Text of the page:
I choose to write what I hope is meaningful fiction. It's not all inclusive. Ravencroft Springs is about a white guy. But Canticle of Ordrass: Wheel of the Year is about a girl fleeing religious persecution only to confront racism and ignorance. All the MCs are women. It's a challenge for me to write, which is one of the better things about it, and I think it makes me better.
As makers of art, we are the front line in the culture war. Stories like ours become films. They become TV shows and graphic novels. They enter the zeitgeist.Our stories can change peoples' minds, and the world itself, if only in tiny ways. But we're all tiny, and pebbles make ripples.
Ultimately, are you obligated to be inclusive and exploratory in your work? No, but I am.
Lance Stahlberg: Responsibility? None. The author's job is to tell a story. It's not our job to appeal to the sensibilities of every possible reader. That way lies madness. You can't win with the politically correct. Don't even try.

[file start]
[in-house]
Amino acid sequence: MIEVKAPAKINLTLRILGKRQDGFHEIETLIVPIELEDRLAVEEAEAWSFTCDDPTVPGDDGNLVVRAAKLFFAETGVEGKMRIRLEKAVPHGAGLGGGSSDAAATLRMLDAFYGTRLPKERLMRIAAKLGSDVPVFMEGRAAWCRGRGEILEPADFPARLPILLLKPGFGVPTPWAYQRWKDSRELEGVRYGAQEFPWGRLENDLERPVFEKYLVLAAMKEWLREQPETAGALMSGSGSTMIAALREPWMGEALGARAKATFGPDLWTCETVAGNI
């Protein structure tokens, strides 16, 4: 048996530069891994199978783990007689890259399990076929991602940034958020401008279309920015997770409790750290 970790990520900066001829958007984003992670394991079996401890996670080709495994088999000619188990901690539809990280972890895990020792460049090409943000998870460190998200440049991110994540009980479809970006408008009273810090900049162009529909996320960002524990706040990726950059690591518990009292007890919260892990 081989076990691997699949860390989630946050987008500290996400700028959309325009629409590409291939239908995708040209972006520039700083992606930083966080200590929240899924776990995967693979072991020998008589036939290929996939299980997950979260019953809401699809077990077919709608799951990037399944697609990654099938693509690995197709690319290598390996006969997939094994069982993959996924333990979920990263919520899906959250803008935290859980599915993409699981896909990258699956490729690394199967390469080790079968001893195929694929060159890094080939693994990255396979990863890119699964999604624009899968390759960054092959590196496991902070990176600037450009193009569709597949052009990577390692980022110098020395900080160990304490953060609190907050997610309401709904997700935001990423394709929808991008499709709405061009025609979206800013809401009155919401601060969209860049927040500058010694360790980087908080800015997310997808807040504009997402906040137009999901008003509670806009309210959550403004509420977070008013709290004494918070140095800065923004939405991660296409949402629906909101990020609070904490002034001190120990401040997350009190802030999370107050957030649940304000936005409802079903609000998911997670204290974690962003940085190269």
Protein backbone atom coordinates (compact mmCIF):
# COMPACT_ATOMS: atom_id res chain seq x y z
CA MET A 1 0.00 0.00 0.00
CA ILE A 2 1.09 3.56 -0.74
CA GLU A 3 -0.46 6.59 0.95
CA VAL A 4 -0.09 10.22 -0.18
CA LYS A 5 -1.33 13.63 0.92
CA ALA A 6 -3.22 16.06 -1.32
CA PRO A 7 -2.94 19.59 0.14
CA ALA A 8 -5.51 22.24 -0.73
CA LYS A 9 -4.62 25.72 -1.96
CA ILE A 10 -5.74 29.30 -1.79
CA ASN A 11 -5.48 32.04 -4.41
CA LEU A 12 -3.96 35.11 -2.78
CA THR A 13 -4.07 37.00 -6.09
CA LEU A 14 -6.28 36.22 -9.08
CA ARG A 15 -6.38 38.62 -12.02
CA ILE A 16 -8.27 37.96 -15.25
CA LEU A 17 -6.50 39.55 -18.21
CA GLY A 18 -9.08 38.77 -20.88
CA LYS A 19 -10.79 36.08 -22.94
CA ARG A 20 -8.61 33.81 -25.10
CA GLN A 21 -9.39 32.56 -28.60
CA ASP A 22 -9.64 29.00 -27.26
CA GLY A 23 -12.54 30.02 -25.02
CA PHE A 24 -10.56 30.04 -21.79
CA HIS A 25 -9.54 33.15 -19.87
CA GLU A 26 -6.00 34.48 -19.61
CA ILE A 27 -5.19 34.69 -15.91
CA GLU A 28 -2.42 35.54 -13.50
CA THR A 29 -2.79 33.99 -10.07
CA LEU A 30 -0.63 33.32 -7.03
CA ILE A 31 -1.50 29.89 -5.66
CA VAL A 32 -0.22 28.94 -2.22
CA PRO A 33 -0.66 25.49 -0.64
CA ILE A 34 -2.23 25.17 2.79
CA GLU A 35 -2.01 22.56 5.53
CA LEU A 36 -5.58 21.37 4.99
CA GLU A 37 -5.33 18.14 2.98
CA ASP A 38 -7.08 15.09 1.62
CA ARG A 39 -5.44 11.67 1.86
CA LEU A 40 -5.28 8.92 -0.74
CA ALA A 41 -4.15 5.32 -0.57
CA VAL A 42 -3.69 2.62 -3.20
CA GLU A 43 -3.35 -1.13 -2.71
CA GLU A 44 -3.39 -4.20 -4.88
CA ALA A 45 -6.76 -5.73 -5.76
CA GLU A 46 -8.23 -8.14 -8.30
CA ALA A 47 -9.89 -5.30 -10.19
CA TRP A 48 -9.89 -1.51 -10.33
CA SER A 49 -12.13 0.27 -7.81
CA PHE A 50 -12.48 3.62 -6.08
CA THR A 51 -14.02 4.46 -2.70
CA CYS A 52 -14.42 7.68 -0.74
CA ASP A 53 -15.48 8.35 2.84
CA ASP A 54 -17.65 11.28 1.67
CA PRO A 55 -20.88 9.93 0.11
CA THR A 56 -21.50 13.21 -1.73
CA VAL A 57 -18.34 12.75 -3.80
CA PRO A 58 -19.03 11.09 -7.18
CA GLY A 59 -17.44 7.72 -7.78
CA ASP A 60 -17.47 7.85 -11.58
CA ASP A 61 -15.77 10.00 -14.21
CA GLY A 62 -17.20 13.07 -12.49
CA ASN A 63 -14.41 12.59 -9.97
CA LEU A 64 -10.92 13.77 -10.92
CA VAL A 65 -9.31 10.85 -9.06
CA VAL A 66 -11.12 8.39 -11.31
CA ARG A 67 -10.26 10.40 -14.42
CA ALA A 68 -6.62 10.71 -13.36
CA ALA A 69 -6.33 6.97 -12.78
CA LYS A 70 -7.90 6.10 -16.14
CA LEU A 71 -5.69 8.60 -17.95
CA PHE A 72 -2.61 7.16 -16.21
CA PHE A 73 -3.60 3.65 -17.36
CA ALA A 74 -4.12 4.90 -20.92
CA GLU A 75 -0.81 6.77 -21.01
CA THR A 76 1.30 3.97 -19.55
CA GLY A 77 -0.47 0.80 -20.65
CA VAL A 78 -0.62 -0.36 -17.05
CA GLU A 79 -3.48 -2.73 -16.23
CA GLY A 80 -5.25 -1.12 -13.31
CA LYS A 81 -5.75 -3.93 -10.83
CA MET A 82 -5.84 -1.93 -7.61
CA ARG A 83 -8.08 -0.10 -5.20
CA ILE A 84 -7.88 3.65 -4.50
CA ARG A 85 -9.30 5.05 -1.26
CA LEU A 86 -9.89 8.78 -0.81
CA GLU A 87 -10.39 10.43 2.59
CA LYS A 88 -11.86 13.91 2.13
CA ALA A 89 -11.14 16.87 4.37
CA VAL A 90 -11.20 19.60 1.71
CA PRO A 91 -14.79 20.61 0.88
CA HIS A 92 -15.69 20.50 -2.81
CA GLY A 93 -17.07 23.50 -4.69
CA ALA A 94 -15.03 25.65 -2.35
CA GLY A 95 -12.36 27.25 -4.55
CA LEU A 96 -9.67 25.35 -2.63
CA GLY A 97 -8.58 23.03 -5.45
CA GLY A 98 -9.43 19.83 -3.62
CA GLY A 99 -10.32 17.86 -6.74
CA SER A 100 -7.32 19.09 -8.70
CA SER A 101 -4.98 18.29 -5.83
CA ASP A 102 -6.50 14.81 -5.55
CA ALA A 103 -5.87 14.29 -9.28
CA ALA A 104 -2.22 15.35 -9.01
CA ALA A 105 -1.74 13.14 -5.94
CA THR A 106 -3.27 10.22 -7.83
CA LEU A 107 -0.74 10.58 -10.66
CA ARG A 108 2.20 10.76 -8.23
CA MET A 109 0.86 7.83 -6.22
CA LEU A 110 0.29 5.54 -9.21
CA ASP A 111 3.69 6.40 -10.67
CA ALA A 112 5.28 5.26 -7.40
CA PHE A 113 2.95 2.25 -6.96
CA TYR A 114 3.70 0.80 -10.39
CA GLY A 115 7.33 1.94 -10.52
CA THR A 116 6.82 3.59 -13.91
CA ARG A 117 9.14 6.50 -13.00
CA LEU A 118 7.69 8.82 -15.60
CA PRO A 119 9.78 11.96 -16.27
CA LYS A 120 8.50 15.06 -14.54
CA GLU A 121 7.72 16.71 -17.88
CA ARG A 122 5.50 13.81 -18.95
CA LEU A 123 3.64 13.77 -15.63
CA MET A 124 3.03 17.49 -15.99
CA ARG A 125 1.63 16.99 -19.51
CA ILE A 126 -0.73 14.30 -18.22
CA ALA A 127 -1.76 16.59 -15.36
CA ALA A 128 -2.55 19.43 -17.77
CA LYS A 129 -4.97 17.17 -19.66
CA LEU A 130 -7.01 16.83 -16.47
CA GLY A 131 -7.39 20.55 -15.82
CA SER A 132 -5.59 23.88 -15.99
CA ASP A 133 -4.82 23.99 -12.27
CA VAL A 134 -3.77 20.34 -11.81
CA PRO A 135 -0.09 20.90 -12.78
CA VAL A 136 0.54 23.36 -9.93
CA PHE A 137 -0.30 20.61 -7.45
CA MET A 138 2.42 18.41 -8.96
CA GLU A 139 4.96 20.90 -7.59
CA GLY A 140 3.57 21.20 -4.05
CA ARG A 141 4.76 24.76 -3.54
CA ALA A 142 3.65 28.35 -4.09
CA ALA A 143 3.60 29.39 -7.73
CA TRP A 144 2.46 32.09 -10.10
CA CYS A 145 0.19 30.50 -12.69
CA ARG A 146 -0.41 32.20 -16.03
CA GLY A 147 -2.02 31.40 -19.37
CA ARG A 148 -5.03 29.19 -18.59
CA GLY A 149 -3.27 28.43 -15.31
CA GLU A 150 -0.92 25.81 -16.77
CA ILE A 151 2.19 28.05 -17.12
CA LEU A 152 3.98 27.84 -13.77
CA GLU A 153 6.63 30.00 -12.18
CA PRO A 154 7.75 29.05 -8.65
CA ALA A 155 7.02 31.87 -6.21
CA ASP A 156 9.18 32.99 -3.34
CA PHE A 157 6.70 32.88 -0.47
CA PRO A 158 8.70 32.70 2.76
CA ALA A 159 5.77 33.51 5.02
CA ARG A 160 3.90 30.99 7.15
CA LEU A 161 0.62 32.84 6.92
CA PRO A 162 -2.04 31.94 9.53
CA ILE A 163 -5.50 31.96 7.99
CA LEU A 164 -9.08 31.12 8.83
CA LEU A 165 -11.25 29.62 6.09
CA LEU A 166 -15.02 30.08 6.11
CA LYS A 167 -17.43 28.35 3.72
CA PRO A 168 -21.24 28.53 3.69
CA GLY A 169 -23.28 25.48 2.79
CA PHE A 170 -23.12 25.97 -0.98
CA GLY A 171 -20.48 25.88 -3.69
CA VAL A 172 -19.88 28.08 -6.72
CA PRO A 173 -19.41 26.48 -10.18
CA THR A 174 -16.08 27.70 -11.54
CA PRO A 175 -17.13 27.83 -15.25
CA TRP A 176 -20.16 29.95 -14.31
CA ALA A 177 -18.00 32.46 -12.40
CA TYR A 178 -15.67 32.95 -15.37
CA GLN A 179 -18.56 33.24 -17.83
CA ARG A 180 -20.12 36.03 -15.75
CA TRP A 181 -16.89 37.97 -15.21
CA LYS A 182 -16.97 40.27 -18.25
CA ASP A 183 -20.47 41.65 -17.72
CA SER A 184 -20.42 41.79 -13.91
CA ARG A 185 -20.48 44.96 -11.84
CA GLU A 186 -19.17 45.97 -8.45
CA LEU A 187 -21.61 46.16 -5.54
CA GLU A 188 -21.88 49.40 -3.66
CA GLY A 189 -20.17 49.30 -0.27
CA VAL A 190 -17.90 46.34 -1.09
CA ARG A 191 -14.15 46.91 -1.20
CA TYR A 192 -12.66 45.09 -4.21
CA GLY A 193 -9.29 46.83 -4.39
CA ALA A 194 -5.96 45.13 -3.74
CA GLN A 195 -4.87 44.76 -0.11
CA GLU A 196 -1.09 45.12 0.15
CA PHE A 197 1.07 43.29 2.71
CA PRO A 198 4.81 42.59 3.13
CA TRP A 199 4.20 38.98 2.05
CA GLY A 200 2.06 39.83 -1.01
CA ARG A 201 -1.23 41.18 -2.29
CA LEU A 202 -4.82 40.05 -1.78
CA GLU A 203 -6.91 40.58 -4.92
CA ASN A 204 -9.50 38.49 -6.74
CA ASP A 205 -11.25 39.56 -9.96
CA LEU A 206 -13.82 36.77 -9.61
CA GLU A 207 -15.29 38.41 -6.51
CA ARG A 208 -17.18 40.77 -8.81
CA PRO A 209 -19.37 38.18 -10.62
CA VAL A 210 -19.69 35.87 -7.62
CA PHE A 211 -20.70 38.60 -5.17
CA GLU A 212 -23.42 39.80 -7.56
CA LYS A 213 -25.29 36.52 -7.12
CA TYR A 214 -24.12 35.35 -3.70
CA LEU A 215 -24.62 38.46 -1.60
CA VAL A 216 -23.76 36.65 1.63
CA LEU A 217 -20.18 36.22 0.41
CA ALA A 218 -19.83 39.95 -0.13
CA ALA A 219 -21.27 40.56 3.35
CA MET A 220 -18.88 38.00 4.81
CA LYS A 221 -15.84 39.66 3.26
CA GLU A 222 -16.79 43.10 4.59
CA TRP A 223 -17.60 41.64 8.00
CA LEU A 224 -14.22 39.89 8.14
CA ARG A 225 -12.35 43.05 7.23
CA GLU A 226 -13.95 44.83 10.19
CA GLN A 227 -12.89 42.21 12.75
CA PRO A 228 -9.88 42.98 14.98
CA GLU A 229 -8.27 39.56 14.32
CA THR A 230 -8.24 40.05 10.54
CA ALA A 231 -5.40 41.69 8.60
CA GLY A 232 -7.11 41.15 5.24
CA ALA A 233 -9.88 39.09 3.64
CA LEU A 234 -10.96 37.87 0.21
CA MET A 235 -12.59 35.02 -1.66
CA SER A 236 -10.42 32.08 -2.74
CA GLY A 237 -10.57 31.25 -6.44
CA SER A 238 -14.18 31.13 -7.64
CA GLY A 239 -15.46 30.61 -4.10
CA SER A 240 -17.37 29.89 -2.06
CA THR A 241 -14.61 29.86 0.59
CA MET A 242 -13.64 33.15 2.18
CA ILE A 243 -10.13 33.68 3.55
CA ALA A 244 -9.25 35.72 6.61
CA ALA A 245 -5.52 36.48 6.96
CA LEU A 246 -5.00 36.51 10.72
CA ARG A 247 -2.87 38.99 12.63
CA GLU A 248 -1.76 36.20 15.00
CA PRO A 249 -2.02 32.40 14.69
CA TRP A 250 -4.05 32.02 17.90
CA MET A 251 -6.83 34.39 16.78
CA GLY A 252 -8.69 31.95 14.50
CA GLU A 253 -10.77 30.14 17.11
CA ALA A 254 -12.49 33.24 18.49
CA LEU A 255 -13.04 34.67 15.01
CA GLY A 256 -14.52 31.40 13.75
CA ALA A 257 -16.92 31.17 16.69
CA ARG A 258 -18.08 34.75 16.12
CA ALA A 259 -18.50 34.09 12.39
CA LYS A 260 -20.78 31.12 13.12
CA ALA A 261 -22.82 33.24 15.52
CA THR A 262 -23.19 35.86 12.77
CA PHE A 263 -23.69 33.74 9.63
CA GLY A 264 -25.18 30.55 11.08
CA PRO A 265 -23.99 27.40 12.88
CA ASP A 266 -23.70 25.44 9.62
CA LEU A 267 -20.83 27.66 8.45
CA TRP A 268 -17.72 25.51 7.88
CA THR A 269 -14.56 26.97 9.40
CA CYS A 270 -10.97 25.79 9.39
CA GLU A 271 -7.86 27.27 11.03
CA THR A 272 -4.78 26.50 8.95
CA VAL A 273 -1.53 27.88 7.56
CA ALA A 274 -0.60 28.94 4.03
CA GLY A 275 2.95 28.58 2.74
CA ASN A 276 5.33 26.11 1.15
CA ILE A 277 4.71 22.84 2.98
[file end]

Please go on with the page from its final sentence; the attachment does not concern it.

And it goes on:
Now, if you're trying to be realistic, then you are going to want to portray the variety of races that a reader would expect to find in your setting. If you're in a modern day major city, it might be weird if you don't run across any blacks or hispanics with a speaking role. Unless your plot takes place entirely within the Irish mob. Or a small Midwestern town. Then a random non-white character might feel like a token.
If you try to force something in, it will feel forced and your reader will be jarred out of the story. So the bottom line when it comes to ethnicity, IMHO, is be representative of your setting, but don't feel obligated.
Gender is a little different. Women are no longer relegated to damsels in distress or love interests. If you have a big cast of characters, but don't have any females outside of those two roles, readers will notice.
The Bechdel Test isn't half bad as a guide. But again, don't feel obligated. If your plot plot does not allow for the occasion for two female characters to meet, don't make them. Don't force anything into your work just to appease a reviewer at jezebel.com. Same as above, trying to make the politically correct happy is not your job. Telling a story that feels real and engages your target audience is.